Languages of Truth: Essays 2003-2020
Random House Publishing Group, 25. maí 2021 - 368 síđur
Newly collected, revised, and expanded nonfiction from the first two decades of the twenty-first century—including many texts never previously in print—by the Booker Prize–winning, internationally bestselling author
Longlisted for the PEN/Diamonstein-Spielvogel Award for the Art of the Essay
Salman Rushdie is celebrated as “a master of perpetual storytelling” (The New Yorker), illuminating truths about our society and culture through his gorgeous, often searing prose. Now, in his latest collection of nonfiction, he brings together insightful and inspiring essays, criticism, and speeches that focus on his relationship with the written word and solidify his place as one of the most original thinkers of our time.
Gathering pieces written between 2003 and 2020, Languages of Truth chronicles Rushdie’s intellectual engagement with a period of momentous cultural shifts. Immersing the reader in a wide variety of subjects, he delves into the nature of storytelling as a human need, and what emerges is, in myriad ways, a love letter to literature itself. Rushdie explores what the work of authors from Shakespeare and Cervantes to Samuel Beckett, Eudora Welty, and Toni Morrison mean to him, whether on the page or in person. He delves deep into the nature of “truth,” revels in the vibrant malleability of language and the creative lines that can join art and life, and looks anew at migration, multiculturalism, and censorship.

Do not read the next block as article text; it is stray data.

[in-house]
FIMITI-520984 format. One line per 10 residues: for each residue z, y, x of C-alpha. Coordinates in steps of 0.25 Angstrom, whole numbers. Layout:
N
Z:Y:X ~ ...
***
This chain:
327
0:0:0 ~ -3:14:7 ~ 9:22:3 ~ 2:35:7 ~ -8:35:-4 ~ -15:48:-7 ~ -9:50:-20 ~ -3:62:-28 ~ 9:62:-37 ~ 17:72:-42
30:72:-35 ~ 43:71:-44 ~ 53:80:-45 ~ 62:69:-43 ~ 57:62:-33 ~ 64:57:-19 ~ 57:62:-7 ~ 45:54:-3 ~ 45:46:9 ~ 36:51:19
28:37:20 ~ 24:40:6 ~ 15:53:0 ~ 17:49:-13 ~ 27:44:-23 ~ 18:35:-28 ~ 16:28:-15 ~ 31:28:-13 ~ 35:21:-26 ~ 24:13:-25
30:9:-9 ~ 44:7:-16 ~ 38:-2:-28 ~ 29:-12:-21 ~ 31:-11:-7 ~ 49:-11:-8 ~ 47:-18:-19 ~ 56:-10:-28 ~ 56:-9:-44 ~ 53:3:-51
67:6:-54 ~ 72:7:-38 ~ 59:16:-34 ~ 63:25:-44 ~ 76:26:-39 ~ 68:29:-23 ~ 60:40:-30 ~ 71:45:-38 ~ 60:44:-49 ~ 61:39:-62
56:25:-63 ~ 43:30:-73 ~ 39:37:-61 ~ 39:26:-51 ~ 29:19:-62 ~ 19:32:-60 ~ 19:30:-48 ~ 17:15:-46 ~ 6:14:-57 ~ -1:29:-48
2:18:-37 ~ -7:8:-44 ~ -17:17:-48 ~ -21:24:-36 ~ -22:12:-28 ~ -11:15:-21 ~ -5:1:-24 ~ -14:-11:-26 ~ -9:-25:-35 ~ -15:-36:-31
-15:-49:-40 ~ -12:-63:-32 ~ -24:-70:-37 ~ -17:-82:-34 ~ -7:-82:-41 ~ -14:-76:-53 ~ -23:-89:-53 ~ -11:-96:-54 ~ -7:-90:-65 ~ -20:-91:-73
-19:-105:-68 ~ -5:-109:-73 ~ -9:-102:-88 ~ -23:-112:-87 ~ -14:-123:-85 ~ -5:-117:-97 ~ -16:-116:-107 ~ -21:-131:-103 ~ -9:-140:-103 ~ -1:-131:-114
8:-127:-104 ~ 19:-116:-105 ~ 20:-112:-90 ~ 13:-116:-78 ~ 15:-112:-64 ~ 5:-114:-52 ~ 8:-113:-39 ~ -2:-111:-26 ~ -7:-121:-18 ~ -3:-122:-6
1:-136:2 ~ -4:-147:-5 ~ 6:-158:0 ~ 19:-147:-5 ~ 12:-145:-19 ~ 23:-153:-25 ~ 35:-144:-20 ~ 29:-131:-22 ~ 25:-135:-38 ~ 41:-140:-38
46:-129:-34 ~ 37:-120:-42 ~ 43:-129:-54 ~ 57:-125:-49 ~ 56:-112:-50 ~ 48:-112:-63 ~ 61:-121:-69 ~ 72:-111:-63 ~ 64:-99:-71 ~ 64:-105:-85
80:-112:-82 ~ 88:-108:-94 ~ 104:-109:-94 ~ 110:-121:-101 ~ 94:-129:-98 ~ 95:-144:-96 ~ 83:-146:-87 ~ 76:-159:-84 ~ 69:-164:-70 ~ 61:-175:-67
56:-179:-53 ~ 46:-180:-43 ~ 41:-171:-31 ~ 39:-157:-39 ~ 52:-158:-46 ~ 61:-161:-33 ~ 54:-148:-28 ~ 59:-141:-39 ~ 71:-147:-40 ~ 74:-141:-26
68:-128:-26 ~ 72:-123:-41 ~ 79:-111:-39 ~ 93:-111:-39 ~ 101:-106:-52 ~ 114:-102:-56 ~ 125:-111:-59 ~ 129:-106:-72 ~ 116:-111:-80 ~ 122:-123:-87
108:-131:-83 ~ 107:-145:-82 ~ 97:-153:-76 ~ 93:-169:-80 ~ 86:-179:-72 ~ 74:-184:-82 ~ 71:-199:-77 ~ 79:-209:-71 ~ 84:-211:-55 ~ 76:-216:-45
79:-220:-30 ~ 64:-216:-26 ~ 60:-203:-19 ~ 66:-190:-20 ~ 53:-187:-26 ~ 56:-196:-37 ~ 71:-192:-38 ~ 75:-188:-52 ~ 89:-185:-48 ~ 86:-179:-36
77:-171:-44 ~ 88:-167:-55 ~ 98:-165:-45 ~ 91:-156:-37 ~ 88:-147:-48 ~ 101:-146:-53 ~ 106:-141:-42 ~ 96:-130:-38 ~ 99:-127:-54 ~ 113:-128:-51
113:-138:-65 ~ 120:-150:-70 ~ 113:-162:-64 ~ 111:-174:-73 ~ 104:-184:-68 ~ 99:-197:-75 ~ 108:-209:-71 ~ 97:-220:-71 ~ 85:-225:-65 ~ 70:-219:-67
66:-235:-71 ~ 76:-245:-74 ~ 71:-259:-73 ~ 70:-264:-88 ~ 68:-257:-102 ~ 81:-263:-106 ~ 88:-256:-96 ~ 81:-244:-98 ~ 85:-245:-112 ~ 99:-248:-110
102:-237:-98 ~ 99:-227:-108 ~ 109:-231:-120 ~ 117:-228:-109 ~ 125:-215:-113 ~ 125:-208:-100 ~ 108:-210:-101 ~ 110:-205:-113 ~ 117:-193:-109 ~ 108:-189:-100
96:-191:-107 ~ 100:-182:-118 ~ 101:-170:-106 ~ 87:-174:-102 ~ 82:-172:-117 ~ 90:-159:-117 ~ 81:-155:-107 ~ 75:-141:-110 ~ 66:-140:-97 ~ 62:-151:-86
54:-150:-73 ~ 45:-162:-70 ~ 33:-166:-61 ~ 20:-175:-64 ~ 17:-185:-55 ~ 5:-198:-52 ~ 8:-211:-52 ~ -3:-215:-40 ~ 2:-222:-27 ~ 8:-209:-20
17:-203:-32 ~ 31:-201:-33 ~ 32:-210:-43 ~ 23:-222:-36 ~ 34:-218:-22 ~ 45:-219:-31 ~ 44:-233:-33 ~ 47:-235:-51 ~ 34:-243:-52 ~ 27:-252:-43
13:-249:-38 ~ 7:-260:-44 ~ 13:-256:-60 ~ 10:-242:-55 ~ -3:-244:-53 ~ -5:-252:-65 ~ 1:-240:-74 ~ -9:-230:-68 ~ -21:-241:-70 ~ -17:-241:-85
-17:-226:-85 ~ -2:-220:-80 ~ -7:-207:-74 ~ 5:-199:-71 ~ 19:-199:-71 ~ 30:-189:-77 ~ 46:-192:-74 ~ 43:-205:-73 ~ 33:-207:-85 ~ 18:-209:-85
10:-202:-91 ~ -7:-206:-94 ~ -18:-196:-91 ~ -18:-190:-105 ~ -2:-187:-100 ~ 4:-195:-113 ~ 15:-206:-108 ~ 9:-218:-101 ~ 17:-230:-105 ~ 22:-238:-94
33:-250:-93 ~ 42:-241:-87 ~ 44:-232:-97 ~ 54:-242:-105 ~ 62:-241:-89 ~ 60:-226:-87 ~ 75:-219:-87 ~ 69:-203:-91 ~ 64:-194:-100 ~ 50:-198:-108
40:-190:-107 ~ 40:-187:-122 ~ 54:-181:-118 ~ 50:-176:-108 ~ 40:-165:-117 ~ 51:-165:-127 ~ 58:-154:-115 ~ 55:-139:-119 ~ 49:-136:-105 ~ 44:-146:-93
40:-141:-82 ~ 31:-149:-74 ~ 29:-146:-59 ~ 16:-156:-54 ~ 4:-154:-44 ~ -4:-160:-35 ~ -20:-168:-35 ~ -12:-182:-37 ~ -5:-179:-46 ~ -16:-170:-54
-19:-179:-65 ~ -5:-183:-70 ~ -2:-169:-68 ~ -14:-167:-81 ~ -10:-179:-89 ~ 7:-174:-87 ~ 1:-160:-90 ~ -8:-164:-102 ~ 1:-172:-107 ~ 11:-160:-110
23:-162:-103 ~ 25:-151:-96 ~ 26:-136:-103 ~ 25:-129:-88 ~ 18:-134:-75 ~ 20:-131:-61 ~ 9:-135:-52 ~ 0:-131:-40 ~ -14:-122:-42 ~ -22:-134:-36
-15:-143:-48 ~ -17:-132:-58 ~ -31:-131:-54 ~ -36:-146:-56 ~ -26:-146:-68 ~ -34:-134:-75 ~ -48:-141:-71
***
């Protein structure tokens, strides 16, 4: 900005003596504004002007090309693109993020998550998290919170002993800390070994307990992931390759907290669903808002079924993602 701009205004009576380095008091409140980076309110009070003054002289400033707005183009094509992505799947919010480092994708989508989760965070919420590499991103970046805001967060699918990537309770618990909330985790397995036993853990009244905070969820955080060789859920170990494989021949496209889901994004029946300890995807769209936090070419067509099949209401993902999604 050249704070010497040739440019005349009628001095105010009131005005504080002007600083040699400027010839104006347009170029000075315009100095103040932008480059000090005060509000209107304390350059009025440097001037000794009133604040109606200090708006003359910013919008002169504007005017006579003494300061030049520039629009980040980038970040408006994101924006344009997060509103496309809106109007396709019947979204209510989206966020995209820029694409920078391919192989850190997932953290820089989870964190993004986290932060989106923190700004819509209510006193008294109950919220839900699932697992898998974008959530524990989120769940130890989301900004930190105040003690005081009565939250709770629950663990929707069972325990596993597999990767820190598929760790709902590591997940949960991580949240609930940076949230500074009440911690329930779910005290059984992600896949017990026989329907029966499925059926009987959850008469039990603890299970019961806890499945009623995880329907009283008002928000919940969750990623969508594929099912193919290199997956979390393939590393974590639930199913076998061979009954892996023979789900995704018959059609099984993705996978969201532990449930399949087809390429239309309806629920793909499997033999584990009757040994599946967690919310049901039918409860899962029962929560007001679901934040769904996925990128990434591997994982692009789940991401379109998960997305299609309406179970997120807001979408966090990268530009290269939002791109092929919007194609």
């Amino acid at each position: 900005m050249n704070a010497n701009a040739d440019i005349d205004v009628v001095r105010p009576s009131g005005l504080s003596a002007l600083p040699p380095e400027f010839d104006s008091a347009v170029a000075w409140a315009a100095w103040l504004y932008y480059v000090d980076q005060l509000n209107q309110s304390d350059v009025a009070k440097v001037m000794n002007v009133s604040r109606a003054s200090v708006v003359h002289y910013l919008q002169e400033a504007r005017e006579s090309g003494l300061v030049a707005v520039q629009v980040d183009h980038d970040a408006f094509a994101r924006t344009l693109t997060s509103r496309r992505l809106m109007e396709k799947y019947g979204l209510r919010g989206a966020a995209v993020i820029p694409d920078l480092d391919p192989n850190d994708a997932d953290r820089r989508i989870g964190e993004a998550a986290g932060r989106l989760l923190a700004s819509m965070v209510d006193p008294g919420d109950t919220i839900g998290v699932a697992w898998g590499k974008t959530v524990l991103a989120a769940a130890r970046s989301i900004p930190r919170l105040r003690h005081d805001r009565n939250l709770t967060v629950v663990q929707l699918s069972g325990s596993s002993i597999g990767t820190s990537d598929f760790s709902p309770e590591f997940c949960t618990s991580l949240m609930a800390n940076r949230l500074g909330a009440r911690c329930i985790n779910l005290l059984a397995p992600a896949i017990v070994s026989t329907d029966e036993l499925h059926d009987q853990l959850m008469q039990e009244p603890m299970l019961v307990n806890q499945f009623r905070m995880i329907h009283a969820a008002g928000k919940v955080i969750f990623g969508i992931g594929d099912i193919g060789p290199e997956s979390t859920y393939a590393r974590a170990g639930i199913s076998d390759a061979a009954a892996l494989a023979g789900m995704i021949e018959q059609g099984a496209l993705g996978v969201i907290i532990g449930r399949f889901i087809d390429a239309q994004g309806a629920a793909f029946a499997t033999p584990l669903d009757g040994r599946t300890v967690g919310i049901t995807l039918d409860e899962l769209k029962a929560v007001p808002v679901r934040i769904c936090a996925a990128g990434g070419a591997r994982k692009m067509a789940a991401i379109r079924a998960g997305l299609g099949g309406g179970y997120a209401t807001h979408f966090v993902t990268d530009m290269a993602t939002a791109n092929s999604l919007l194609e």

Enlivened on every page by Rushdie’s signature wit and dazzling voice, Languages of Truth offers the author’s most piercingly analytical views yet on the evolution of literature and culture even as he takes us on an exhilarating tour of his own exuberant and fearless imagination.
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And other stories that they had never heard before, about a girl who fell down a rabbit hole, or a silly old bear and an easily scared piglet and a gloomy donkey, or a phantom tollbooth, or a place where wild things were.
Scheherazade, who snared the prince in her never-ending story. Scheherazade, telling stories to save her life, setting fiction against death, a Statue of Liberty built not of metal but of words. Scheherazade, who insisted, against her ...
If you live in a neighborhood like Harper Lee's or William Faulkner's, by all means feel free to tell the heated tales of your own personal Yoknapatawpha, and you'll probably find you never need to leave home at all.
The Alice he had created for himself, however, continued to fill his dreams: “Still she haunts me, phantomwise,” he wrote, “Alice moving under skies / Never seen by waking eyes.” My task, as I wrote Luka and the Fire of Life, ...
... the lowlife zone of theaters and gambling dens and whorehouses and cockfights, which he must have loved, because even after he became the most successful playwright of the age he never left it for more salubrious neighborhoods, ...
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LibraryThing ReviewUmsögn notanda - bookboy804 - LibraryThing
Engaging, stylish, beautifully written essays on language, storytelling, authors; essays derived from PEN related speeches, introductions, commencement addresses; essays on visual artists. Introduced and reintroduced me to wonderful authors and artists, and engaging ideas. Highly recommended. Read full review